The histories of each of these wines are well documented at www.henschke.com.au – the Hill of Grace and the Mt Edelstone Shiraz are both pioneers of South Australian single-vineyard expressionism that now is established as a major tenet of our winemaking culture. The Wheelwright comes from the source vineyard where Stephen’s father Cyril derived his early Claret-style reds, and now is in just its third vintage release, a relative newcomer to the Henschke Shiraz stable even with its vine age putting it firmly within the Barossa region’s sanctioned Old Vine Charter.

A fourth wine, the Hill of Roses Shiraz, connects the past with an extraordinary view to the future, the result of Prue Henschke’s selection of the best-performing vines in the ancient Hill of Grace Vineyard in order to continue its revered lineage for centuries to come.

The story of this reverent project is rarely told.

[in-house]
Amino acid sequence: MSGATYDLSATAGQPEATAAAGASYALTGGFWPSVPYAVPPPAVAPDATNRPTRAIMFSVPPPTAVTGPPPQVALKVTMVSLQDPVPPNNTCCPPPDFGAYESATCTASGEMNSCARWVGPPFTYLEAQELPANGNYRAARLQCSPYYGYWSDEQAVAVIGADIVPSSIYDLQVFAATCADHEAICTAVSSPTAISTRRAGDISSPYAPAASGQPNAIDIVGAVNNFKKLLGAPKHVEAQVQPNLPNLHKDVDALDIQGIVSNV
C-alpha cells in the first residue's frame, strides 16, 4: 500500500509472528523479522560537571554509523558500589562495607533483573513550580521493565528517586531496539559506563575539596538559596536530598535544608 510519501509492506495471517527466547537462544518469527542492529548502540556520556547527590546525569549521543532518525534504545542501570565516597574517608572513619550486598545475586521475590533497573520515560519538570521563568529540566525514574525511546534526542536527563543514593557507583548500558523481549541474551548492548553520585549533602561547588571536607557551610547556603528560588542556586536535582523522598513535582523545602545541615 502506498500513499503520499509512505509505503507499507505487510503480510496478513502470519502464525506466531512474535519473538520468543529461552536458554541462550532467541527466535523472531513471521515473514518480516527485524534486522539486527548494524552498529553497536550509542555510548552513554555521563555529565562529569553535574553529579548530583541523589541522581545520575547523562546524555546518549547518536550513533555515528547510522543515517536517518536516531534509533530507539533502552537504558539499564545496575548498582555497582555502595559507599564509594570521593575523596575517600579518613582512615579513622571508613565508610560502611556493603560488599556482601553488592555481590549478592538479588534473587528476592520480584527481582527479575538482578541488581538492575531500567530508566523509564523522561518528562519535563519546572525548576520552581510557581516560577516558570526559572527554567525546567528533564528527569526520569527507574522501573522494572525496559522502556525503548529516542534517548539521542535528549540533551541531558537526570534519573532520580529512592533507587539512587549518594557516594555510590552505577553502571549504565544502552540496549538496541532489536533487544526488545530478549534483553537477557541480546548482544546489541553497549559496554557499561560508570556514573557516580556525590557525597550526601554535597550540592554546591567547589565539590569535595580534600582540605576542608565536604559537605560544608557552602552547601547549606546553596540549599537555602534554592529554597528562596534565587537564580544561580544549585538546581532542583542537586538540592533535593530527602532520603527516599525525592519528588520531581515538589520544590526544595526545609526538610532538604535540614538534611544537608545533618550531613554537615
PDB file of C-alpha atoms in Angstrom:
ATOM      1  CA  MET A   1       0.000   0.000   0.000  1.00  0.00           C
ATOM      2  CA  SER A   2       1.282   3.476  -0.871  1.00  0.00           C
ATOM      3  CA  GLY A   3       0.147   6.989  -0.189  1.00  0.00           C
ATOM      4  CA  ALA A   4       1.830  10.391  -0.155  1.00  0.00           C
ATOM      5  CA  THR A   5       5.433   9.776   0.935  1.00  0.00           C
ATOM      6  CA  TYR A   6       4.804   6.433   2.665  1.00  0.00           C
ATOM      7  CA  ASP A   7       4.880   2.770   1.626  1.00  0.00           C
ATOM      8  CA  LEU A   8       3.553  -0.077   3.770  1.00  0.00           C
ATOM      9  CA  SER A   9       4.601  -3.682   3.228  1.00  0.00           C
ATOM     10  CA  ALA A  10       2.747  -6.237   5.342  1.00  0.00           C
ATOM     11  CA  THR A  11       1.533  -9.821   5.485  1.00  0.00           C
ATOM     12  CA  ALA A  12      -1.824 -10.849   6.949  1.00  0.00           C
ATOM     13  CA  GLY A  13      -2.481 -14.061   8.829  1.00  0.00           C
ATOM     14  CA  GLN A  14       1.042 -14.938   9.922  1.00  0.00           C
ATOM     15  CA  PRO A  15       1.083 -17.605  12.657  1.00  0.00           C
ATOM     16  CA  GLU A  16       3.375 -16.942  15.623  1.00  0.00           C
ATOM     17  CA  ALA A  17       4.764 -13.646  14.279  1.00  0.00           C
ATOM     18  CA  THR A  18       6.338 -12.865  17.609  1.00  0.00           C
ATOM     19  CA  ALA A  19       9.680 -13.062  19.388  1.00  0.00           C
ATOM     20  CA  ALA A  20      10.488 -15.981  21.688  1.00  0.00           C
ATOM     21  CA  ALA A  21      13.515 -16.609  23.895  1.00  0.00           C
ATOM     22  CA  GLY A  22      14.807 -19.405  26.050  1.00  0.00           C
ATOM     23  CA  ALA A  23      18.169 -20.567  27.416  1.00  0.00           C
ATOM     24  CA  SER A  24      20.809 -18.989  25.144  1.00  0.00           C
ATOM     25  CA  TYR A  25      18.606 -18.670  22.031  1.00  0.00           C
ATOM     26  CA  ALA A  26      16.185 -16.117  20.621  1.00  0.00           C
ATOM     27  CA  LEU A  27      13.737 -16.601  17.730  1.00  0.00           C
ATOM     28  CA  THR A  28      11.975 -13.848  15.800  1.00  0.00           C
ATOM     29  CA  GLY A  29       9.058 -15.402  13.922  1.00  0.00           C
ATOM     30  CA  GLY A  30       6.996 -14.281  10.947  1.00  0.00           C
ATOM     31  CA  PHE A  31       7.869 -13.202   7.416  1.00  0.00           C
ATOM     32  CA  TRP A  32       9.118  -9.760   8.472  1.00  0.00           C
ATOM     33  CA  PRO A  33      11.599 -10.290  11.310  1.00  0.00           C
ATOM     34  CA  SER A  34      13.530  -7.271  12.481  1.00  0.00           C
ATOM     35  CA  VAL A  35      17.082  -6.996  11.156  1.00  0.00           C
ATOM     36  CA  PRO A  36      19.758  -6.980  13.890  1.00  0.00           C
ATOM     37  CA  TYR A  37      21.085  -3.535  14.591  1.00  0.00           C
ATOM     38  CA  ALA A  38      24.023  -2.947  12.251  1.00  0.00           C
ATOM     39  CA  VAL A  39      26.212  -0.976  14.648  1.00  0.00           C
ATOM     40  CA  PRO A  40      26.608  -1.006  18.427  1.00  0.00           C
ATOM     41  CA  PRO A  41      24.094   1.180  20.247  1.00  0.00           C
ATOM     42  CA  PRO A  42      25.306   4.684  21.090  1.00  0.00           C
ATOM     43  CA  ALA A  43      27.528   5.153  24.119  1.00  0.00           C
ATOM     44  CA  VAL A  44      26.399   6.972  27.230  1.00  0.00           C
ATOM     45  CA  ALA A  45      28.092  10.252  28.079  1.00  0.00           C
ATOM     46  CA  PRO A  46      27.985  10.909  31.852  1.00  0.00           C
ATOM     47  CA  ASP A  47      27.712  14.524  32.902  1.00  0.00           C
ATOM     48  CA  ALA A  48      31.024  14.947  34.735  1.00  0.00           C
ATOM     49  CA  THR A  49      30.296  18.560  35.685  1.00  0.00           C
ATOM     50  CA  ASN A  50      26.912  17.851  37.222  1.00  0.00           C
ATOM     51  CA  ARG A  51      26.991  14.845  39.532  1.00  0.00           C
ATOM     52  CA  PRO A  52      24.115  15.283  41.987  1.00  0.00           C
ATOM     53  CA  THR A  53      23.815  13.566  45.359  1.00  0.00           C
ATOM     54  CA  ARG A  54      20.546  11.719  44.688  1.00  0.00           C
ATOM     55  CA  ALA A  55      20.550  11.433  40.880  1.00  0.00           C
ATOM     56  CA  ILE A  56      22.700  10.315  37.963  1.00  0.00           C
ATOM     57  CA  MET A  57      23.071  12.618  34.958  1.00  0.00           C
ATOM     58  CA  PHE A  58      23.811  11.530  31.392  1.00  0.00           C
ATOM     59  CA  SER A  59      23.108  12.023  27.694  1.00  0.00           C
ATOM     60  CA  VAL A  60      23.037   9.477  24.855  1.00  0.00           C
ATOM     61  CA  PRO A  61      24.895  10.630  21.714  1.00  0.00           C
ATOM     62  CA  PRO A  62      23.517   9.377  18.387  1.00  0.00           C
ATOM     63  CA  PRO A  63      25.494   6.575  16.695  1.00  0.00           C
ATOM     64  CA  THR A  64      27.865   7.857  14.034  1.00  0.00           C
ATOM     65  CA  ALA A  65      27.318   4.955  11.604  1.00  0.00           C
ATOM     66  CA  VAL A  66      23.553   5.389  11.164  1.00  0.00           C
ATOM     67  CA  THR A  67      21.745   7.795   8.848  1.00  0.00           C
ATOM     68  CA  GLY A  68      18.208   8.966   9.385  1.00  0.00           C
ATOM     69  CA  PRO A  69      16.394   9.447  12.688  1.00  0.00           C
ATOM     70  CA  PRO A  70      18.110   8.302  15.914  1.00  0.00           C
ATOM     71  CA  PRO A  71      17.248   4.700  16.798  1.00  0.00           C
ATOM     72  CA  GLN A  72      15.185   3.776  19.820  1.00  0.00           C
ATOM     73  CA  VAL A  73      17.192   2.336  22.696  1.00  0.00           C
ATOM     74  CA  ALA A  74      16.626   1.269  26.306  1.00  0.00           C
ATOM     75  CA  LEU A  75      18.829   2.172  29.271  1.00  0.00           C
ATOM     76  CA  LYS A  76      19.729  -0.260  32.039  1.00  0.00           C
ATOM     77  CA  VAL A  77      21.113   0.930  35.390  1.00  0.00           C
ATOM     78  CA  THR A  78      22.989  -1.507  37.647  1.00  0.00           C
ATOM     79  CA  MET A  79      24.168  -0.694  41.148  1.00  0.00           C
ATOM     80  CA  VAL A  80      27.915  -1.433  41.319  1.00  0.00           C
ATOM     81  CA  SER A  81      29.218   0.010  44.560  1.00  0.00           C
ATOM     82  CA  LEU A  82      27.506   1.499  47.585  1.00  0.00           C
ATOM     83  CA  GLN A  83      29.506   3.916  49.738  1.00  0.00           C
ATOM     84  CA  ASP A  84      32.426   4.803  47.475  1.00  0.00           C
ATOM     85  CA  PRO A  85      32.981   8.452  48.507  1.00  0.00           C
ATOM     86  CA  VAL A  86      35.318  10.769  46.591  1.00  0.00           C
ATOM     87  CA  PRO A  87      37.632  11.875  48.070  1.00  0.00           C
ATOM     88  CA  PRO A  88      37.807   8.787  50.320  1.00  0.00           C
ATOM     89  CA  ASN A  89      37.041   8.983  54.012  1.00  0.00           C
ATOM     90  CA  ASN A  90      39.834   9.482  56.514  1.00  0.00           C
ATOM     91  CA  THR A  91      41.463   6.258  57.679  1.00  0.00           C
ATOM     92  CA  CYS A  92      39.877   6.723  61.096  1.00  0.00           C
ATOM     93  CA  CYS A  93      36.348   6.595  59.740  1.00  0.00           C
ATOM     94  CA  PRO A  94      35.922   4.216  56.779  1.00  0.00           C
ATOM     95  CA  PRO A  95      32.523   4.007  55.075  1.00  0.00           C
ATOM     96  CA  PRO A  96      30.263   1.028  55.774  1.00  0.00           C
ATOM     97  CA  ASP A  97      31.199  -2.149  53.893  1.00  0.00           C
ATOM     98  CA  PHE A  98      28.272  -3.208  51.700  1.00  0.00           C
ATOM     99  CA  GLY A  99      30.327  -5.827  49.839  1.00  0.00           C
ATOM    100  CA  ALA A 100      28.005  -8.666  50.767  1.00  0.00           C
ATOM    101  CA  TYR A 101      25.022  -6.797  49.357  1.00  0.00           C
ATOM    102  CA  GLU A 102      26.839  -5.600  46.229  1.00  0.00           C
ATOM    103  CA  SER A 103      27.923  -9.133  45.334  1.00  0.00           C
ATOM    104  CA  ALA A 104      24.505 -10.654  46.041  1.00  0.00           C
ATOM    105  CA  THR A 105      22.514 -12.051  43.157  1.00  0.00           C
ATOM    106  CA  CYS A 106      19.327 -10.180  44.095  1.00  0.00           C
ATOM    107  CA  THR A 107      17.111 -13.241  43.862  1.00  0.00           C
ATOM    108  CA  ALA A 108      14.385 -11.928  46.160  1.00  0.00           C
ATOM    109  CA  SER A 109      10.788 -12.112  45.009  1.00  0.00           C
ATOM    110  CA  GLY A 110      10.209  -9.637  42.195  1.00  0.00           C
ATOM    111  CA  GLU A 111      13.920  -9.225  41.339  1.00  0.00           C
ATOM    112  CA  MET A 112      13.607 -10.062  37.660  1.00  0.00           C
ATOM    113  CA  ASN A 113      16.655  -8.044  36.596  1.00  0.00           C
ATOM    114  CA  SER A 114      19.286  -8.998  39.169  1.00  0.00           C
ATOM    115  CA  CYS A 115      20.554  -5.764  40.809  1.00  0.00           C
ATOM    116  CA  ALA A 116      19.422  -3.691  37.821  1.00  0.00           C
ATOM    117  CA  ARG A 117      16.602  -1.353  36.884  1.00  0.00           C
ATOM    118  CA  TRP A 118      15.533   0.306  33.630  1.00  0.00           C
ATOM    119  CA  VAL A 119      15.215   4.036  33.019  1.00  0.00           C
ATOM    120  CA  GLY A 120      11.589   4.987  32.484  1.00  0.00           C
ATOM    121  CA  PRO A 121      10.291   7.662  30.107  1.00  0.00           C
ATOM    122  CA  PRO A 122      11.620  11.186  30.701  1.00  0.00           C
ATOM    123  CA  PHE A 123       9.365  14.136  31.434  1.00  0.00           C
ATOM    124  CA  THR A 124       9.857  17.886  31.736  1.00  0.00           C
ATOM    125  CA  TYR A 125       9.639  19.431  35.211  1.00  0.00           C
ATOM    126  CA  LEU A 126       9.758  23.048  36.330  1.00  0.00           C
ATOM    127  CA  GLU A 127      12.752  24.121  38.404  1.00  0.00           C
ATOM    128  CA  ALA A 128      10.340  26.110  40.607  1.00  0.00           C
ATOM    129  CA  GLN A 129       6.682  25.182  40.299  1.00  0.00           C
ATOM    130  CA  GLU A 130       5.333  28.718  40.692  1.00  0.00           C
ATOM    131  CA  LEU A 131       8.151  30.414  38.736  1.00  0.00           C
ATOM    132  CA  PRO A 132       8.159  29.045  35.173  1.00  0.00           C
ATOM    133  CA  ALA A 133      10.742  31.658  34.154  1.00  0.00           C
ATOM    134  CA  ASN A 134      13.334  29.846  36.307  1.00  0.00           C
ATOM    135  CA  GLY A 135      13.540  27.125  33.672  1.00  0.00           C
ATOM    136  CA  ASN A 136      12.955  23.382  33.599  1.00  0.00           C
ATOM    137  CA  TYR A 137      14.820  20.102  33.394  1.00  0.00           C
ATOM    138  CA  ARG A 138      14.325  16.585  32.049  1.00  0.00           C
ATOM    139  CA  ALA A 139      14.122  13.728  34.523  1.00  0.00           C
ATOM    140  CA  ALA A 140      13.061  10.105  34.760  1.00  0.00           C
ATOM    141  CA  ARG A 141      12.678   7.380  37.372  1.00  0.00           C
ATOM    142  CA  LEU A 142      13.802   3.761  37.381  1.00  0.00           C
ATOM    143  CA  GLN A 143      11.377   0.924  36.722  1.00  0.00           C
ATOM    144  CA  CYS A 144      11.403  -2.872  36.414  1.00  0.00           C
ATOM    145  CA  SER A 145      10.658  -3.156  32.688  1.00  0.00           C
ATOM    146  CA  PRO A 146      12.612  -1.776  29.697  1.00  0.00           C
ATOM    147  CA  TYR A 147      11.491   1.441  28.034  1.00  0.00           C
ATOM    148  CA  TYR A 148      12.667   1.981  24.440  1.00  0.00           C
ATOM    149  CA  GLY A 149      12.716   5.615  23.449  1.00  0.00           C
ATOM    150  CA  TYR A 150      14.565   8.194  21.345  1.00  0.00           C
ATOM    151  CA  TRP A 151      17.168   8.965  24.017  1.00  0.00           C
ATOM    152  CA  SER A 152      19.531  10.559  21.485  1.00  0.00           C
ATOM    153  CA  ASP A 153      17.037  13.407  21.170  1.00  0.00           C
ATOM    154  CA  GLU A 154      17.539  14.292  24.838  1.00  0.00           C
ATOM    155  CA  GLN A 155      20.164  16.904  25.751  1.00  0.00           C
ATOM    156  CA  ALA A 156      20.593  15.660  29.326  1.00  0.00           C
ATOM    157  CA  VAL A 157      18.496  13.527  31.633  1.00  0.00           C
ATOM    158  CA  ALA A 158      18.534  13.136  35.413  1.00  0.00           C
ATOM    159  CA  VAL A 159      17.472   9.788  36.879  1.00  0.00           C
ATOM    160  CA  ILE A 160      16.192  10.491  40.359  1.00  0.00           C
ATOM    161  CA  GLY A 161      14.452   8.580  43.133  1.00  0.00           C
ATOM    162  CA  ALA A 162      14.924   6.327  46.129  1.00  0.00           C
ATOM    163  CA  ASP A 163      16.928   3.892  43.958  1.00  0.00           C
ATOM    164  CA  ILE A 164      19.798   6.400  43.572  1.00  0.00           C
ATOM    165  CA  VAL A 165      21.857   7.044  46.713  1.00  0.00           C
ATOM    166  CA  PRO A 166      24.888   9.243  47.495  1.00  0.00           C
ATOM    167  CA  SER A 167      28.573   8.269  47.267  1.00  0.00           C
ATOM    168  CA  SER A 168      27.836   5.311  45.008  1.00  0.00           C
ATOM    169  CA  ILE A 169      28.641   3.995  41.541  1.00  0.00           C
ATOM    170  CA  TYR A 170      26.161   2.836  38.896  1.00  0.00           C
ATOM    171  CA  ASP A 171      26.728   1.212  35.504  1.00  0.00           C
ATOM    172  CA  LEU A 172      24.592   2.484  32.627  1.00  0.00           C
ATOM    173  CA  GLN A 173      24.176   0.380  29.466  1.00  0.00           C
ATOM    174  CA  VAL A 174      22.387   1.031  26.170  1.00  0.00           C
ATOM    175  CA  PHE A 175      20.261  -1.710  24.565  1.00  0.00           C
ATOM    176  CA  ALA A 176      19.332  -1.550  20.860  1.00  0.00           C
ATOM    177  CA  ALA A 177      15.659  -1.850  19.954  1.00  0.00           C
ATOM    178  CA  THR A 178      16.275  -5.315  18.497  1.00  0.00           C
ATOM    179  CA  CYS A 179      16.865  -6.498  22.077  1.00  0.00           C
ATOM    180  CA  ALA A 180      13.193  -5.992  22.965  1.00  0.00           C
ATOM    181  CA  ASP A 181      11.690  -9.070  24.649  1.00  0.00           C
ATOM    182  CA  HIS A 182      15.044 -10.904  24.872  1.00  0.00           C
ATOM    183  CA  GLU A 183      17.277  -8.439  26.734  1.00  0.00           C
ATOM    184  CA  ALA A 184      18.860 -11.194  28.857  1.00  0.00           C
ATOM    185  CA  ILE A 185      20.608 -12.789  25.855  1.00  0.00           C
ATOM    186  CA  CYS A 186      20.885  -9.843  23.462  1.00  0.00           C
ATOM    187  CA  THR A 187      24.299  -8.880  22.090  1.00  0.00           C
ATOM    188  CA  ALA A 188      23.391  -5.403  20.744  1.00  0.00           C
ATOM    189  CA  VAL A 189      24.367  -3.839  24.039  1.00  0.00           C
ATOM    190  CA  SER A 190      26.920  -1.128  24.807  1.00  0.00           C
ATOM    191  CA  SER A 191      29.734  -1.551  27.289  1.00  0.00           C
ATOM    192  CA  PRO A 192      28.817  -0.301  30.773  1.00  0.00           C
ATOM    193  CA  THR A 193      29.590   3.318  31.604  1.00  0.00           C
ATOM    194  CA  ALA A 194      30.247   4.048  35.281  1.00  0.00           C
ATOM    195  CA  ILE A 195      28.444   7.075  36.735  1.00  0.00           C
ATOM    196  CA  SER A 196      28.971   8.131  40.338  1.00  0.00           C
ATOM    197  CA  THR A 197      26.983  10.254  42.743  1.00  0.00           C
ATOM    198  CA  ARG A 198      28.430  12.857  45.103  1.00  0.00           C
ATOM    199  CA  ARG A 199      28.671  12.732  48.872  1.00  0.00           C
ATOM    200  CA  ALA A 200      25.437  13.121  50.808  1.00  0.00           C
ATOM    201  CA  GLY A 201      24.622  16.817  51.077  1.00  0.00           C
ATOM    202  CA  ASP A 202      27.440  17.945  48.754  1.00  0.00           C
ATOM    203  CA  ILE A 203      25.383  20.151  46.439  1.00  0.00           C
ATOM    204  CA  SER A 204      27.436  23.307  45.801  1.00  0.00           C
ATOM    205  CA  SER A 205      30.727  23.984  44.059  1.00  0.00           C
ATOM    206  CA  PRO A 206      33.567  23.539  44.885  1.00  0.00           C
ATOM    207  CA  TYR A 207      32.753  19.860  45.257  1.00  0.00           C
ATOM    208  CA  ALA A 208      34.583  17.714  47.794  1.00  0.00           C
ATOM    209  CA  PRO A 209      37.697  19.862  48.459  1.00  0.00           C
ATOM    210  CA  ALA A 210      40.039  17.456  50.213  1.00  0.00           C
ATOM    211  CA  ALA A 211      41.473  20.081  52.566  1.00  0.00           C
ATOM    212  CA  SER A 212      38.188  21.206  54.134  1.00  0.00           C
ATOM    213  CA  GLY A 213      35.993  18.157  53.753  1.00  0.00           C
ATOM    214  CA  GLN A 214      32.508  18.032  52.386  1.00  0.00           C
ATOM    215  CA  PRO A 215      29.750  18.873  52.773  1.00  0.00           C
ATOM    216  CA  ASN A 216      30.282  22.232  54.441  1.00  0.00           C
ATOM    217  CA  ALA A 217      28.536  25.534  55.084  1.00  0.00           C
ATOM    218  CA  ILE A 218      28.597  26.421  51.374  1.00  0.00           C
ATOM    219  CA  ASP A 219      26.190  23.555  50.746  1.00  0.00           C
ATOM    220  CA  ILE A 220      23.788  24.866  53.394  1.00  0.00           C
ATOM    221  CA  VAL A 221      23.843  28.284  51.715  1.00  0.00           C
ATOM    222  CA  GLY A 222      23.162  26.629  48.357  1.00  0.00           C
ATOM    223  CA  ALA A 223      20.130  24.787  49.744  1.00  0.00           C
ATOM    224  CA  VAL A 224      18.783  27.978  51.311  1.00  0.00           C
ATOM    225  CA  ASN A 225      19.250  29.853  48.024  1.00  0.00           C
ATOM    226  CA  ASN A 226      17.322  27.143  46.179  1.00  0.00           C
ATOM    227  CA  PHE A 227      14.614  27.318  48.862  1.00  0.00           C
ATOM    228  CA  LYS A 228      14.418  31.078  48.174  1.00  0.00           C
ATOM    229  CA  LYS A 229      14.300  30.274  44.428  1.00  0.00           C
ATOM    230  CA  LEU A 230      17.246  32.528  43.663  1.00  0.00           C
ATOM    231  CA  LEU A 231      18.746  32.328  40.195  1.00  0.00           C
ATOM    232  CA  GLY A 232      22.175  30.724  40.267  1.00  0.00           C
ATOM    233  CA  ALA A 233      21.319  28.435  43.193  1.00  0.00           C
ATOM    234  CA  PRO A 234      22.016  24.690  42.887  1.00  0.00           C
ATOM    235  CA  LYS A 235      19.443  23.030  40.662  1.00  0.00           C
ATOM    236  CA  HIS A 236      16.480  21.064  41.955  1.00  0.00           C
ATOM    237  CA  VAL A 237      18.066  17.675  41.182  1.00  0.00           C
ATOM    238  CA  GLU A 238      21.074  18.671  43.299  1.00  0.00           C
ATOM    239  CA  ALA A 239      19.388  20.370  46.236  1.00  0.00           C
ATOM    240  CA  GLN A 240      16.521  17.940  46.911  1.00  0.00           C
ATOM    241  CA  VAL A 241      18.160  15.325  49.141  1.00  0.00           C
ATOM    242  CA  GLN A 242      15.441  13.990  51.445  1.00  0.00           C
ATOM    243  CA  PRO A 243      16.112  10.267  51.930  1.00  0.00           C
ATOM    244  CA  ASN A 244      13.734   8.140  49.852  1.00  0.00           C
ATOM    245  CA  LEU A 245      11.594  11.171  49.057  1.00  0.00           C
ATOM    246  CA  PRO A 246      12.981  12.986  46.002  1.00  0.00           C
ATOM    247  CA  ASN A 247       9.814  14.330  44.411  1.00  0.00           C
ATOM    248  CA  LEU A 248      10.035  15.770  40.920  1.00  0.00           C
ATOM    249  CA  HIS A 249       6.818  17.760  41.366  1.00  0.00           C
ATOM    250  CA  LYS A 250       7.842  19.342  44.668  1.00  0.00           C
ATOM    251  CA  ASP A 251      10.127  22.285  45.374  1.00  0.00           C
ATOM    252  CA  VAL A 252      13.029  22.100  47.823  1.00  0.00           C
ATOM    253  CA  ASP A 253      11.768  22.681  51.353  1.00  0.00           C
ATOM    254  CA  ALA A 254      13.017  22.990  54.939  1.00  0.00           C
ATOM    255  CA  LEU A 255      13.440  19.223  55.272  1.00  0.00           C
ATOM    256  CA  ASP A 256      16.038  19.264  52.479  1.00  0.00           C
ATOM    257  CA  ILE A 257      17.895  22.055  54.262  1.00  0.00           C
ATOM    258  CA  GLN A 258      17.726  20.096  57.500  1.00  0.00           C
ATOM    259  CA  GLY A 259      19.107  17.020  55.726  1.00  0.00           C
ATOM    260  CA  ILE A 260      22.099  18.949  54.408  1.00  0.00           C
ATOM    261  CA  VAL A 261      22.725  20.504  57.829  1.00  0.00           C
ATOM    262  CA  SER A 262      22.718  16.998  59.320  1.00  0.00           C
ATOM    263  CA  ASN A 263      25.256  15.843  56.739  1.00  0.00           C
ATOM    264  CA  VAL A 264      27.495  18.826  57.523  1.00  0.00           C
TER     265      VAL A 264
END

Beginning in 1986, Prue embarked on a project to identify the healthiest of the original plantings, walking down every row and judging every “grandfather” vine, all 998 of them – perhaps a few more. They make up just under one-quarter of the four-hectare Hill of Grace vineyard, and are the first every year to go into that vineyard’s most famous wine.

Over two years she supervised selecting and marking the most even vines at different stages of their growth cycle – budburst, flowering, veraison (onset of ripening) – and for fruitfulness, tying coloured ribbons for each trigger, as well as another green tie for virus resilience. At the same time, Stephen’s Uncle Louis, who was managing the vineyard at the time, chose his favourites.

The healthiest were then planted in a spare area at the Mt Edelstone vineyard that became a nursery as well as a research and source block. A mix of those plus direct cuttings from the Hill of Grace vineyard were then planted in 1989 in what would become the Hill of Roses block right next door.